Document Type

Graduate Syllabus


Spring 2015



Course Number

DIPL 6133

Course Description

As a result of increasing global demands for energy, natural resources and a clean environment, serious conflicts of interest have amongst nations and private actors, creating the potential for deadly violence. Popular expectations of and demands for economic, human and environmental security in many cases are likely to be incompatible, presenting policy makers in governments and senior managers of global firms with difficult choices. Each type of energy produced poses its own combination of economic, political and environmental risks. Using carefully selected case studies, this course addresses these pressing security concerns.

Commonly identified resources posing security challenges include:

• Energy (particularly oil, gas, coal and other fossil fuels, but also nuclear, hydroelectric and renewables)

• Minerals, precious metals and other ‘rare earths’ required for industrial production

• Commodities, e.g. iron and timber

• Water

• Food (including agricultural produce and seafood stocks) Other resources less commonly identified as such but also critical to economic well being, growth and security include:

• Land (particularly arable and transport-accessible land)

• Labour

• Capital

• Information/data

The course begins by considering critically a survey of energy and resource security that uses a ‘nexus’ model to explain how energy and resource security concerns are interrelated. We shall then focus on three specific issue studies. The first is an in depth study of the oil and gas industry: how these fuels are prospected, drilled, distributed, marketed and traded, the different public and private actors involved in oil and gas markets and the environmental impact of oil and gas production and consumption. This background will prepare us to consider the international political and security implications of global demand for oil and gas, nuclear power and the environmental security issues surrounding climate change and renewable energy sources. Our work on oil and gas will culminate in a debate, which will simulate a US Congressional hearing, on the Keystone XL pipeline project.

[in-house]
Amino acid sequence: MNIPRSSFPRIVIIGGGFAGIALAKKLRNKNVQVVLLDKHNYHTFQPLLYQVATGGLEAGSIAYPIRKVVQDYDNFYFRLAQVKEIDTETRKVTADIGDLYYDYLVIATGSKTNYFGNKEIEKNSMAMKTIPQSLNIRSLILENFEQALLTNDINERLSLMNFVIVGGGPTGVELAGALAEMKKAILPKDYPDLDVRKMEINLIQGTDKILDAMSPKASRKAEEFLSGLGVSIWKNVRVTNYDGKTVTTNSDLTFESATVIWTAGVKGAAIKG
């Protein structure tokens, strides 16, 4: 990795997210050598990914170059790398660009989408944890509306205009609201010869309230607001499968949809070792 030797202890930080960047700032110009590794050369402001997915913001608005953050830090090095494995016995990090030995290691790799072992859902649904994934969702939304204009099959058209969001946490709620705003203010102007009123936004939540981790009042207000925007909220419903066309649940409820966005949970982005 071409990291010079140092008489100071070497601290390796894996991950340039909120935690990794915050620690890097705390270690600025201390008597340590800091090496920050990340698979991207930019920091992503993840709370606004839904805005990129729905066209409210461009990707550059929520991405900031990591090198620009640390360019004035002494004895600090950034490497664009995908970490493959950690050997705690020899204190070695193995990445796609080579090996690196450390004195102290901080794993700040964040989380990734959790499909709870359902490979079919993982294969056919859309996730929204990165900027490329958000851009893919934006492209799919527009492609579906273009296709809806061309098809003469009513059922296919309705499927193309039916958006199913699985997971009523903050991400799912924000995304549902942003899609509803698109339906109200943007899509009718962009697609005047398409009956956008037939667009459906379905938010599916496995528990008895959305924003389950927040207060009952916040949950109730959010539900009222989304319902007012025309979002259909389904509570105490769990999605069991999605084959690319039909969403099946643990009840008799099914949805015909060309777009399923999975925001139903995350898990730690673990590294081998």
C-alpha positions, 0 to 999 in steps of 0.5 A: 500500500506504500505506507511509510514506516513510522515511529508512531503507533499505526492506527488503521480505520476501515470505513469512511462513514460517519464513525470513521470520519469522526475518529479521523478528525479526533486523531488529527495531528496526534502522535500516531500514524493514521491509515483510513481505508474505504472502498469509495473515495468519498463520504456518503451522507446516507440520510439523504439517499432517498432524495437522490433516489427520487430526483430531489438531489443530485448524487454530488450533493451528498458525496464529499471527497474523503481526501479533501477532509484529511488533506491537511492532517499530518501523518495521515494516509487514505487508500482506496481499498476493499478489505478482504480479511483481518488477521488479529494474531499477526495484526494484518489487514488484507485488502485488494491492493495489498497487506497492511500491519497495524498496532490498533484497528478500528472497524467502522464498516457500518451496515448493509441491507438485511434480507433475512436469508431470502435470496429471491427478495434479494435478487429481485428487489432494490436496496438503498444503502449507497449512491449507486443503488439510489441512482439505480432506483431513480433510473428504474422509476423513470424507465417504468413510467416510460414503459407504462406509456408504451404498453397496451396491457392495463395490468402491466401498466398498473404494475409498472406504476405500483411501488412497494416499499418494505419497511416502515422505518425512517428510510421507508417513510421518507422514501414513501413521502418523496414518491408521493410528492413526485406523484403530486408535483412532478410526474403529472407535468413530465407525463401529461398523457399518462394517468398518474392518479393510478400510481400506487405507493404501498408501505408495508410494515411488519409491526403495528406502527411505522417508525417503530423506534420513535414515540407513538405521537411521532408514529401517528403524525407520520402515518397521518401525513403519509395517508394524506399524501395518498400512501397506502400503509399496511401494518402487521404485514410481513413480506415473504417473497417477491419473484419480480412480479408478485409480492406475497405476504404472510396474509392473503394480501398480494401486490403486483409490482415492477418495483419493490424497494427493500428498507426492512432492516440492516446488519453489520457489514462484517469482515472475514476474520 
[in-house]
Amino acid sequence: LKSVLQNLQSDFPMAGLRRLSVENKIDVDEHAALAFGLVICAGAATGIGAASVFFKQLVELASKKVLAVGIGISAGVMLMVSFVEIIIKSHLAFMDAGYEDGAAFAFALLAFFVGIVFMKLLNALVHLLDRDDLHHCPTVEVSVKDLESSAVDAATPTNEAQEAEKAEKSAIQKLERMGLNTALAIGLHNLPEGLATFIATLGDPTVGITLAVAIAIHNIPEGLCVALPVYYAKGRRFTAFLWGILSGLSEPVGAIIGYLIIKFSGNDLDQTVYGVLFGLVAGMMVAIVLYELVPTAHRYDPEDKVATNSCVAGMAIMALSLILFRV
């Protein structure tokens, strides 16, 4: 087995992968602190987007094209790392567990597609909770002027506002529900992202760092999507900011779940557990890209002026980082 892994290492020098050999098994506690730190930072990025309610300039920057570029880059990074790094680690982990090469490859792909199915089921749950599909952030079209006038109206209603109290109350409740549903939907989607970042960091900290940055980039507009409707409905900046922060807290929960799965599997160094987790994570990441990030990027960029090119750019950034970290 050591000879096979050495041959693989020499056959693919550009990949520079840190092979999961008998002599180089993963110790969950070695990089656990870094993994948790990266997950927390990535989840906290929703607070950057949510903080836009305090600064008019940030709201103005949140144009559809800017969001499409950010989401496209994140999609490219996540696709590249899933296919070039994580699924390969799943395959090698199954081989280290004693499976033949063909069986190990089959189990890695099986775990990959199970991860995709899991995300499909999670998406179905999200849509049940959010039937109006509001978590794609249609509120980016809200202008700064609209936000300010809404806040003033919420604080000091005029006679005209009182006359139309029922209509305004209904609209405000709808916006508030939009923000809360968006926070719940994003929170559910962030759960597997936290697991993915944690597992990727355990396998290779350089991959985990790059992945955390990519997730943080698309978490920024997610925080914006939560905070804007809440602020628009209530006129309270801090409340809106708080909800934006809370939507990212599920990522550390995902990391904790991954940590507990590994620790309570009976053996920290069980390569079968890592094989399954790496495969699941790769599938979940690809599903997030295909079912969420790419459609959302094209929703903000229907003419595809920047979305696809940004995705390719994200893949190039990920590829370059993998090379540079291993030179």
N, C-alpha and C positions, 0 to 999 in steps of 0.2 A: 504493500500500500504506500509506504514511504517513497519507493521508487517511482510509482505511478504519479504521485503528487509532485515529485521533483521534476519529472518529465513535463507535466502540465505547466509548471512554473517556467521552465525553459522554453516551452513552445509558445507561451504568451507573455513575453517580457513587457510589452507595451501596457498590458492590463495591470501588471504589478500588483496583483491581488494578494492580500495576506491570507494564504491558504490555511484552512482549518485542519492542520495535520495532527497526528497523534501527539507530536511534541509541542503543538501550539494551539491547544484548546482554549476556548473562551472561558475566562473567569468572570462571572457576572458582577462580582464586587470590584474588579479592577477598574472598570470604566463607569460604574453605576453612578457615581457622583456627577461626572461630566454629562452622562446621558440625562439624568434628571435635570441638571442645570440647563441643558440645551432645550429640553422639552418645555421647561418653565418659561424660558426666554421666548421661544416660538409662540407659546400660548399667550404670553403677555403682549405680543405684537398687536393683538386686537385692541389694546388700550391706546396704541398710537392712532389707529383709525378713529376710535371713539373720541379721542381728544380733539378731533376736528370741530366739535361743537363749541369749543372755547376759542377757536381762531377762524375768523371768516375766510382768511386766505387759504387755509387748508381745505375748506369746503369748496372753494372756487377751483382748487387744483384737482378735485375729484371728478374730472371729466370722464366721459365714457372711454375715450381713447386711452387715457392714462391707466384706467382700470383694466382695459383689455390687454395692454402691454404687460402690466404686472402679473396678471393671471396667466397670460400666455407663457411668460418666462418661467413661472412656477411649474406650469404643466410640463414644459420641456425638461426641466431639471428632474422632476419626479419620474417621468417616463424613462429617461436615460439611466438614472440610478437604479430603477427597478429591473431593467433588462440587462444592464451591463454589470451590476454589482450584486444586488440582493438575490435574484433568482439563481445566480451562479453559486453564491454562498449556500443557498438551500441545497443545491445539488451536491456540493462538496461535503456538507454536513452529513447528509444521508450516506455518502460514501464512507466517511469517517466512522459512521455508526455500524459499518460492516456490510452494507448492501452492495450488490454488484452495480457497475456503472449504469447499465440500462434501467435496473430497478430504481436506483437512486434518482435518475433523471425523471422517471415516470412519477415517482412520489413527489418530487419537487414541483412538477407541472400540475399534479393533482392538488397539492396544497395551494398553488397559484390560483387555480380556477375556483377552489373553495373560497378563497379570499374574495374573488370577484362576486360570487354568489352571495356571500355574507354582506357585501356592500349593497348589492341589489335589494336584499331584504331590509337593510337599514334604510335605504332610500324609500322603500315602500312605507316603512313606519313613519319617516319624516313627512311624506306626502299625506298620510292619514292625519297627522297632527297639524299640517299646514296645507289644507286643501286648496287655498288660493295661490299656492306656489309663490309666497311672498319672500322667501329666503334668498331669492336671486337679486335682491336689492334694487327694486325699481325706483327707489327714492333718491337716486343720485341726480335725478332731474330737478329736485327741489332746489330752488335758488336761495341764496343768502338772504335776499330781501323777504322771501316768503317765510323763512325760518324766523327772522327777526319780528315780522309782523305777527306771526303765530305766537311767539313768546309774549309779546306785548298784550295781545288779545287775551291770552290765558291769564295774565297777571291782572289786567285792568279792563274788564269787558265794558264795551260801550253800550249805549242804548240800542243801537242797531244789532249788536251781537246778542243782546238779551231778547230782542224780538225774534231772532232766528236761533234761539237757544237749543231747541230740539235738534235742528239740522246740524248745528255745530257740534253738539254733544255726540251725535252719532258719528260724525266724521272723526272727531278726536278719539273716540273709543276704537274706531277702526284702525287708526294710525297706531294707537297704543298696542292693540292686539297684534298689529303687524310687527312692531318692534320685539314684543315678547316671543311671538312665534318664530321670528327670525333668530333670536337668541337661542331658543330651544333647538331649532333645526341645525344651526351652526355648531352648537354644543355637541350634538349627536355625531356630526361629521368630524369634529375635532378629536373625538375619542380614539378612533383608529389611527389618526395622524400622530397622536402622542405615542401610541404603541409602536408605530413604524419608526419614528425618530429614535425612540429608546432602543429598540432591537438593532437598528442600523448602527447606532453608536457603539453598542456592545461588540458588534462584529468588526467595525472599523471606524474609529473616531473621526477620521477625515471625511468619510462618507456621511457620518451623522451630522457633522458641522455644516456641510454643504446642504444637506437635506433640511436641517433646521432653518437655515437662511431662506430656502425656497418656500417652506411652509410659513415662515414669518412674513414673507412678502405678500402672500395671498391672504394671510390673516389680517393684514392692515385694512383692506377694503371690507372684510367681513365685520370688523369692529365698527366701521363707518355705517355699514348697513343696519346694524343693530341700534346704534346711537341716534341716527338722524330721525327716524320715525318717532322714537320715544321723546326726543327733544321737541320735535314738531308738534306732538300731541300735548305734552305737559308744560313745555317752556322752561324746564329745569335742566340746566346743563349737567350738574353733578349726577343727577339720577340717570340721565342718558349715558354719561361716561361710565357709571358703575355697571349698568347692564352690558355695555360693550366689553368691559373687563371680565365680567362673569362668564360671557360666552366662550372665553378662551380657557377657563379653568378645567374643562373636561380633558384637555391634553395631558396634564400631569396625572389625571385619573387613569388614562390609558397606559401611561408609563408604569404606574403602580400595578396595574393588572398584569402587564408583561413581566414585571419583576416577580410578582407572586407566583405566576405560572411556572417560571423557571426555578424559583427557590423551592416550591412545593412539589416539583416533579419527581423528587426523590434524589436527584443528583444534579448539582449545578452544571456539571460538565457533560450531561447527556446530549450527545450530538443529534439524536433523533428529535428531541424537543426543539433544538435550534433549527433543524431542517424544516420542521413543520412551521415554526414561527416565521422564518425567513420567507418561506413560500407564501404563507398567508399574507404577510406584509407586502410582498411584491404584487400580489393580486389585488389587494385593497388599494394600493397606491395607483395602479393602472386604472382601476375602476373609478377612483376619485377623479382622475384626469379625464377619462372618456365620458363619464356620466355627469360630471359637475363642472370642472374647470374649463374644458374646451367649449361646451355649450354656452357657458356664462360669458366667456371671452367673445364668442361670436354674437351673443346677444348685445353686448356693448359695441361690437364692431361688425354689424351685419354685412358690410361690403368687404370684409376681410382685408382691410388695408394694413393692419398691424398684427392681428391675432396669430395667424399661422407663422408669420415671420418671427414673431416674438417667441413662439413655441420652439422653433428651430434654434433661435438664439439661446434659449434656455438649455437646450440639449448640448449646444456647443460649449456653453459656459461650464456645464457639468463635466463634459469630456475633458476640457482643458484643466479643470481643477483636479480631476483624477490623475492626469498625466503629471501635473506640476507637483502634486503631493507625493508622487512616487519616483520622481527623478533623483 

The second issue to be considered is the scramble for access to ‘rare earths’, which are used in the production of familiar electronic devices such as smart phones, in Africa. Using Dambisa Moyo’s somewhat polemical work Winner Take All as a point of entry, we shall examine the political and security consequences of the leading role taken by China in the race for African resources.

If time permits, we shall examine water and its multifold importance for economic development: hydroelectric power generation, irrigation of agricultural production, flood control, safe and accessible drinking water for populations. The final portion of the course will permit students to explore resource and energy security issues and cases of particular interest. Each student will choose a particular country or resource on which to focus, study the constraints, risks and opportunities relating to it, and make reasoned policy prescriptions that follow from their analysis. Each student will write up their findings as an extended research essay, make a multimedia presentation of their findings to the seminar and lead the seminar in a discussion and debate of questions of interest arising therefrom.

Skills and capacities to be developed in the course include: critical reading and analysis, analytical and advocacy writing, multimedia (slides/video) presentations.